What the shortage did not take: Iberian ham and prawns, among the products that will not be missing at Christmas | Actuality | ICON

A Christmas with barnacles and crabs but with far fewer toys than usual? With an abundance of nougats but a shortage in the malls of clothes at affordable prices? Welcome to the Christmas version of the Great Shortage, the disruptive global disaster that has followed catastrophes of the caliber of the Great Recession and the Pertinent Pandemic that survives vaccines. If we neglect ourselves, it will end up coinciding in time with that Great Electric Blackout with which they have threatened us for months, apparently with little or no basis.

Unlike the last of these biblical catastrophes, the great shortage is already a reality. It does not depend on whether or not an improbable thunderstorm takes us back to the stone age. The New York Times Last summer he dedicated a couple of articles to him, the first cautious, the second frankly apocalyptic. By then, the shortage in the first world of basic supplies, from silicon chips to production materials, was already quite evident, and it was assumed that this generalized shortage problem was leaving a large number of importing companies without stocks and with few possibilities. to recover them in the medium term.

Experts such as Willy C. Shih, a specialist in International Trade at Harvard Business School, attribute the shortage in part to the so-called Hibernation Syndrome: “As of the spring of 2020, with the COVID-19 crisis and the successive confinements, Many human beings acquired the habit of stockpiling, like polar bears, products that they might need in the medium term, from computer equipment to basic necessities such as flour or toilet paper, and this bubble of preventive consumption has laid the foundations of the current scarcity ”.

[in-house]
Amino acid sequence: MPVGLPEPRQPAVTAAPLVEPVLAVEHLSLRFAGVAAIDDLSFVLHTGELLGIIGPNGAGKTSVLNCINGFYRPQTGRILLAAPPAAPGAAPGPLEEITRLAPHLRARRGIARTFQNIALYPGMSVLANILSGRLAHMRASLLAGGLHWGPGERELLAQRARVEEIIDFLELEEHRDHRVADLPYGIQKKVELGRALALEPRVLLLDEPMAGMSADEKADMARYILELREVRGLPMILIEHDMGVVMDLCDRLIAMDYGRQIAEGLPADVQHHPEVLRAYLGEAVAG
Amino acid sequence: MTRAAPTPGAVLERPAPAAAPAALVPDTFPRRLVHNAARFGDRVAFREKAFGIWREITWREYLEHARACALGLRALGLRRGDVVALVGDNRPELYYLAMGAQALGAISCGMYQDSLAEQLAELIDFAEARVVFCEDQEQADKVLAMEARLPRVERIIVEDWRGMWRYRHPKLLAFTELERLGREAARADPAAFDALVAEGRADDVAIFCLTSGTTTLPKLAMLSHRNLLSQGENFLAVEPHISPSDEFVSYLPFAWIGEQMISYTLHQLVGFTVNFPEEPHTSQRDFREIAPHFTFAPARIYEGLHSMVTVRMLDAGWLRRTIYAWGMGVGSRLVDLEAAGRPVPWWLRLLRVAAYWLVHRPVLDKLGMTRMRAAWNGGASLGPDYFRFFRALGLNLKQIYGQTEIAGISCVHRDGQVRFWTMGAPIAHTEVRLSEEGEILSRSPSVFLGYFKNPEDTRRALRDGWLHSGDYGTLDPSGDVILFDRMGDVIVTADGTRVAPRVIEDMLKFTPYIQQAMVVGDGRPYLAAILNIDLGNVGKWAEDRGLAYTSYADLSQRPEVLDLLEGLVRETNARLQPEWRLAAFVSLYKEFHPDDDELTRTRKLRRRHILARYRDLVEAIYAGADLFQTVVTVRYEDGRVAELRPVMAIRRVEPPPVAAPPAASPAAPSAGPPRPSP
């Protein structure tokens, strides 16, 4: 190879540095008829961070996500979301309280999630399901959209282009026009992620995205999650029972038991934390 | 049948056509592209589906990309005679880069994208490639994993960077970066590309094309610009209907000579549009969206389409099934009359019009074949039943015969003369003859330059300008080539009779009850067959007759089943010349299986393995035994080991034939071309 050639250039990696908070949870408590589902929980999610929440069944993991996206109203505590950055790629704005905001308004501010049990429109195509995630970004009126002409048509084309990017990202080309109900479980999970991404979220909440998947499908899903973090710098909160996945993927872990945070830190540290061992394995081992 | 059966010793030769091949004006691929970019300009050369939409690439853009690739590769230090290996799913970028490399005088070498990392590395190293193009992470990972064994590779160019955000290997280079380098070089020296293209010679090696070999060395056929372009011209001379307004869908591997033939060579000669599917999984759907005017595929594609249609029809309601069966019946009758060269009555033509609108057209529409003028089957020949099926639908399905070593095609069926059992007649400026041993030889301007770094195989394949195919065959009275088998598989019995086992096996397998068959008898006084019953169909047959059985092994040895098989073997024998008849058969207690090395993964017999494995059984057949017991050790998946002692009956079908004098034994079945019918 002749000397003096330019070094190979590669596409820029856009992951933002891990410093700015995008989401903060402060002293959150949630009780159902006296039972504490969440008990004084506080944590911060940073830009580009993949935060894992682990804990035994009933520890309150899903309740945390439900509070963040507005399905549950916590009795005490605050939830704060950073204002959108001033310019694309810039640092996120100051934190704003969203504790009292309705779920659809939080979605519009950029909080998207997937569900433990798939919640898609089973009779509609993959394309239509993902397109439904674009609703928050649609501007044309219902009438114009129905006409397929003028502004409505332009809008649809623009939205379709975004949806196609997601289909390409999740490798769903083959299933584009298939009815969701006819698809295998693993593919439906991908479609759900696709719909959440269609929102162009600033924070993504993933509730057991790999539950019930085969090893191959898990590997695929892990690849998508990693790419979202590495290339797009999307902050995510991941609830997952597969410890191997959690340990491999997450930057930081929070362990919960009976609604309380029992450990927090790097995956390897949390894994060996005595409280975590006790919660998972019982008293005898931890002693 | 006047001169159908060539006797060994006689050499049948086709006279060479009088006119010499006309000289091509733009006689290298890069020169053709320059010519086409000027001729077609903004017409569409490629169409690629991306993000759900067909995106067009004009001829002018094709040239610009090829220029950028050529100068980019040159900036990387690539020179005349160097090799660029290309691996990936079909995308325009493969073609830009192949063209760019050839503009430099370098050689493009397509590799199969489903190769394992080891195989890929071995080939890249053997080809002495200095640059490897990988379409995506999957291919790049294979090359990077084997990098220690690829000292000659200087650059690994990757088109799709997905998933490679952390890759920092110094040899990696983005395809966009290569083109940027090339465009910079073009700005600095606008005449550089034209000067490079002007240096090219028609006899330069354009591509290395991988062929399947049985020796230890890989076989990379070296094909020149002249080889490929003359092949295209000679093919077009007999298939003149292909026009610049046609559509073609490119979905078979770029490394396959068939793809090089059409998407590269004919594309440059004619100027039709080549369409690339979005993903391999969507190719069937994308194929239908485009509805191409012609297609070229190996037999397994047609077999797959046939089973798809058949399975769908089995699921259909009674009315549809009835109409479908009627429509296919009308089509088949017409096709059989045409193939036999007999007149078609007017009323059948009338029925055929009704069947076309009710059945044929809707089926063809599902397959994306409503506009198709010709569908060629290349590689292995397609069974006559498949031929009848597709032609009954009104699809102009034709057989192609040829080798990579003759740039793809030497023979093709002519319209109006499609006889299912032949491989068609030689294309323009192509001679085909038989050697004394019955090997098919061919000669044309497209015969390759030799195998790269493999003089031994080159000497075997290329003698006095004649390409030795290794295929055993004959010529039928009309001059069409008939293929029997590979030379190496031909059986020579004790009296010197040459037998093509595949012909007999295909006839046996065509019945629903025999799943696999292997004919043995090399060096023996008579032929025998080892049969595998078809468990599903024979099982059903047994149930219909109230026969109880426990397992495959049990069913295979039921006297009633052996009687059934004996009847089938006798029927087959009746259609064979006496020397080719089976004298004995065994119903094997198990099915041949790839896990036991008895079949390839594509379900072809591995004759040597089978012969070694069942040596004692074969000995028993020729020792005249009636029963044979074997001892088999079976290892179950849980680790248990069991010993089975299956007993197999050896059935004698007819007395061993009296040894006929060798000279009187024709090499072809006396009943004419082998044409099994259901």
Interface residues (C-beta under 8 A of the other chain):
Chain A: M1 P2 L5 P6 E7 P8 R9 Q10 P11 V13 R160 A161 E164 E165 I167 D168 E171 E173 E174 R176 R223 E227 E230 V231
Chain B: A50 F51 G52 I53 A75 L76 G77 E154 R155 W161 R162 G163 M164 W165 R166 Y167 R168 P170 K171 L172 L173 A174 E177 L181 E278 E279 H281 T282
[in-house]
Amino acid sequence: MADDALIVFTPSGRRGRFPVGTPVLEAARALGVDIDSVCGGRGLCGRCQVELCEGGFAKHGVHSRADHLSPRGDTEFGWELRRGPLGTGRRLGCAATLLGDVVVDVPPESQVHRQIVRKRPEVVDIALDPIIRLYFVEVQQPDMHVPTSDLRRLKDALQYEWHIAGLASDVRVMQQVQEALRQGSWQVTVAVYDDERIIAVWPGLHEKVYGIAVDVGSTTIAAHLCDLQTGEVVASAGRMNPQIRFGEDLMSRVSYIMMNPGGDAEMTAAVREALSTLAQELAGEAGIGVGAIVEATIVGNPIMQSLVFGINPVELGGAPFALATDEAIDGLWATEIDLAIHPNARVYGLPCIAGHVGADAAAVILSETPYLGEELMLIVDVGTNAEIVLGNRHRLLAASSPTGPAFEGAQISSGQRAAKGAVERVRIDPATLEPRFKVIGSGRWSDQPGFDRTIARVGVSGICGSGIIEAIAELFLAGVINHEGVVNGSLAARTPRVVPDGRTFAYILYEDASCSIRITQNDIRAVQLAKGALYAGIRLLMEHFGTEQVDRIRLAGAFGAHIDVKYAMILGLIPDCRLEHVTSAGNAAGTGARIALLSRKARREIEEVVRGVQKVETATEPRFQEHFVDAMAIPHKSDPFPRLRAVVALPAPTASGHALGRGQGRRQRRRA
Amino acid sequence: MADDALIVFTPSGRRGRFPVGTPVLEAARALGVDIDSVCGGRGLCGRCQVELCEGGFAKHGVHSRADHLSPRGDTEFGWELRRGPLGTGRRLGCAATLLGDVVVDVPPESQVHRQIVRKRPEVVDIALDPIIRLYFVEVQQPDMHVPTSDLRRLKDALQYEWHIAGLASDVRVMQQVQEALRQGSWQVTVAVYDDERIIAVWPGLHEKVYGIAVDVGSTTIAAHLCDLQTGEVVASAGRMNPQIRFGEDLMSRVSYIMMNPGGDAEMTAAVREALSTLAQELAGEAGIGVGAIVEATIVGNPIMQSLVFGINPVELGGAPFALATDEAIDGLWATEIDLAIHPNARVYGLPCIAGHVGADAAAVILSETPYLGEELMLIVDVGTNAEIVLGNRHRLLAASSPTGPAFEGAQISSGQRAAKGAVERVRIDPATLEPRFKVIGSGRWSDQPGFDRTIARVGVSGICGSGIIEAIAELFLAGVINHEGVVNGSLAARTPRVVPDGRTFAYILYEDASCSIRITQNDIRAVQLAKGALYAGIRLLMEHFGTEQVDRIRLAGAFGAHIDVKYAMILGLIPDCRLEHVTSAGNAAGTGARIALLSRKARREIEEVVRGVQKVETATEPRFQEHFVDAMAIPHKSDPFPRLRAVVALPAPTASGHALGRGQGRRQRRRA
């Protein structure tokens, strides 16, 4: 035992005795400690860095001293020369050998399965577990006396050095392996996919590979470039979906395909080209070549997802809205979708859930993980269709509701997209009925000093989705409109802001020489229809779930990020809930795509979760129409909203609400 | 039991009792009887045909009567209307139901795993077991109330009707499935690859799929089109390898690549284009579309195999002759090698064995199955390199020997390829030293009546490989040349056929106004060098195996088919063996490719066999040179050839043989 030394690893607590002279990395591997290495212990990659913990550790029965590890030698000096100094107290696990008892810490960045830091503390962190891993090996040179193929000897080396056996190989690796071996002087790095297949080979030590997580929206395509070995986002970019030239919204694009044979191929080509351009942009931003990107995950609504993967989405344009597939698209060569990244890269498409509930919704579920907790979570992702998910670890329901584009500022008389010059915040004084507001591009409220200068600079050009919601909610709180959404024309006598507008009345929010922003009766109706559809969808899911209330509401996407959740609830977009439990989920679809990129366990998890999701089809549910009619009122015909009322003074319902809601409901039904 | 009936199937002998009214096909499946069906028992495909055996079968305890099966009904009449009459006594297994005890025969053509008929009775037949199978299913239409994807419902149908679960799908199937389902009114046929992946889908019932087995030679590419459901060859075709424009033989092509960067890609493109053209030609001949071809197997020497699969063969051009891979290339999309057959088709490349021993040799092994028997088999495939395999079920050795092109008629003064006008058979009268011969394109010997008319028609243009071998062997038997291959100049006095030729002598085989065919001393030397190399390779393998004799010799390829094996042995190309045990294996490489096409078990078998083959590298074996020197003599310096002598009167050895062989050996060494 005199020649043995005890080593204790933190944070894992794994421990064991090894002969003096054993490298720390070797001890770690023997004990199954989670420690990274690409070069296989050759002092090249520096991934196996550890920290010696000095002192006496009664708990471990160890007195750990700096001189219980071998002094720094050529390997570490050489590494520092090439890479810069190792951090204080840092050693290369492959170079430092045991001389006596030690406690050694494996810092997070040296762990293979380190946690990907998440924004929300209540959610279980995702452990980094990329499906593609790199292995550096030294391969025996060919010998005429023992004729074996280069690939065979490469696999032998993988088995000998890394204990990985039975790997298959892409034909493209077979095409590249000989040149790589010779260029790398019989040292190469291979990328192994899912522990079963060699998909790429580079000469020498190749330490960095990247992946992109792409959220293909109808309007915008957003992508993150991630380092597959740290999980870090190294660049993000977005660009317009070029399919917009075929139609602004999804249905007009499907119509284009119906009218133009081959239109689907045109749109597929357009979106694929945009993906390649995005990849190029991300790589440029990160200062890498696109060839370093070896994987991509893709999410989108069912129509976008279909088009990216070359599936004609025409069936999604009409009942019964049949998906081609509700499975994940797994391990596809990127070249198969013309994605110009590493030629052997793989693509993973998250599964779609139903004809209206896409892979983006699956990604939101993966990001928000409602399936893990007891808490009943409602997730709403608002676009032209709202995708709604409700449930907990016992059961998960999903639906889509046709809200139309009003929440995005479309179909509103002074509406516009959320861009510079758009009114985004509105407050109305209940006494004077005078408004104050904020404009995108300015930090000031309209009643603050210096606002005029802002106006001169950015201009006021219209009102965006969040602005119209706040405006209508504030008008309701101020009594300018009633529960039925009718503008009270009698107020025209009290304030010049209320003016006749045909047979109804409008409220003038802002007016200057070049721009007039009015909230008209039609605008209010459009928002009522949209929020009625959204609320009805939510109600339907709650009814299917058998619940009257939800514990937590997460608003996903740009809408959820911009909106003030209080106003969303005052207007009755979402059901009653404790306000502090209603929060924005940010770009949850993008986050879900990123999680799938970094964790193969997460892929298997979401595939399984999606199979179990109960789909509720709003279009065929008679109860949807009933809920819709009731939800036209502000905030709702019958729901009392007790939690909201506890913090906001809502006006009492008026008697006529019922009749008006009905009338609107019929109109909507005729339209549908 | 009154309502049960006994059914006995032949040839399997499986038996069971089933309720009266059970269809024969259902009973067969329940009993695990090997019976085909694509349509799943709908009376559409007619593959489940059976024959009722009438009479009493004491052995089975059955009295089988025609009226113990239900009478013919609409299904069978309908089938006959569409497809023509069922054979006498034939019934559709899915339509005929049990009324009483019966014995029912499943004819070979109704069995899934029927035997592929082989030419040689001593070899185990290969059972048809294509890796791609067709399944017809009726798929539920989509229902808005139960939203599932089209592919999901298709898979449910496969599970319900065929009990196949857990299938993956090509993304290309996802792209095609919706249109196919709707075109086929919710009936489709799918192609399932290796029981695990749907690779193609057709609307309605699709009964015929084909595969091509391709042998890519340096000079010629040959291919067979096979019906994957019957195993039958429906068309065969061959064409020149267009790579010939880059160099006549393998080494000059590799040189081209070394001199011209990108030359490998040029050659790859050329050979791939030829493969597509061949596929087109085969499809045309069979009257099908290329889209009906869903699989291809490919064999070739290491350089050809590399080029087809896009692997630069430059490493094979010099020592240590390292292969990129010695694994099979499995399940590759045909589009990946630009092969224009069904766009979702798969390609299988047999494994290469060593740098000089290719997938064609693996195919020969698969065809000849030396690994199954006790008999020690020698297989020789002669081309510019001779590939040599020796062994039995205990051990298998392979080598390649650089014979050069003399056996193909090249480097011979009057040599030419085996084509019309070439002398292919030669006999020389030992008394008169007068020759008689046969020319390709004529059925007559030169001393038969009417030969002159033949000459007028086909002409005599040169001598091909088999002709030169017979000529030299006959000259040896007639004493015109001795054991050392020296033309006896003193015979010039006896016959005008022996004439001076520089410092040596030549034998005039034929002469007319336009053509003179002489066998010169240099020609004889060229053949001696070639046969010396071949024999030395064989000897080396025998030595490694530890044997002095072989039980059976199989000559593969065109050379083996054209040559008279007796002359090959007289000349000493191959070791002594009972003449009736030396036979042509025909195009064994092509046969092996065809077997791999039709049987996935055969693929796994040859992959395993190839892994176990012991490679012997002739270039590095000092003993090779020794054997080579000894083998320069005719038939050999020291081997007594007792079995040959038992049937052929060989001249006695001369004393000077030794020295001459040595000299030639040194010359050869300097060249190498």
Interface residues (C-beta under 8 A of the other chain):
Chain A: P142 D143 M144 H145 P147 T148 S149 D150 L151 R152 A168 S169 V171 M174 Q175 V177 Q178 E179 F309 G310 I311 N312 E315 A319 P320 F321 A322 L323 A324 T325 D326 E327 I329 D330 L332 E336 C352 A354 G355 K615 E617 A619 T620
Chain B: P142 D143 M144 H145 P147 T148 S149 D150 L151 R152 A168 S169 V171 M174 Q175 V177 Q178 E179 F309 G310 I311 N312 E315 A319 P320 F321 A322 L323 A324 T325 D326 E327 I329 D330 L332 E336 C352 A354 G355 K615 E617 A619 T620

Those peaks of compulsive consumption (sometimes, as in the much publicized crisis of the toilet paper, close to mass hysteria) joined to a fundamental problem that was beginning to manifest itself in all its crudeness: the (relative) collapse of the maritime trade due to lack of containers. It is explained by the academic Jesús E. Martínez Marín, coordinator of the degree in Logistics and Maritime Business at TecnoCampus, an integrated center at Pompeu Fabra University (UPF): “The lack of containers has multiplied the price of maritime freight up to ten times, affecting to the entire supply chain ”. In mid-2020, the average cost of bringing a container from China was below 1,200 euros. Today it is close to 15,000, “which has created a completely unsustainable scenario for maritime trade and its main players.”

The ocean routes conspire against Christmas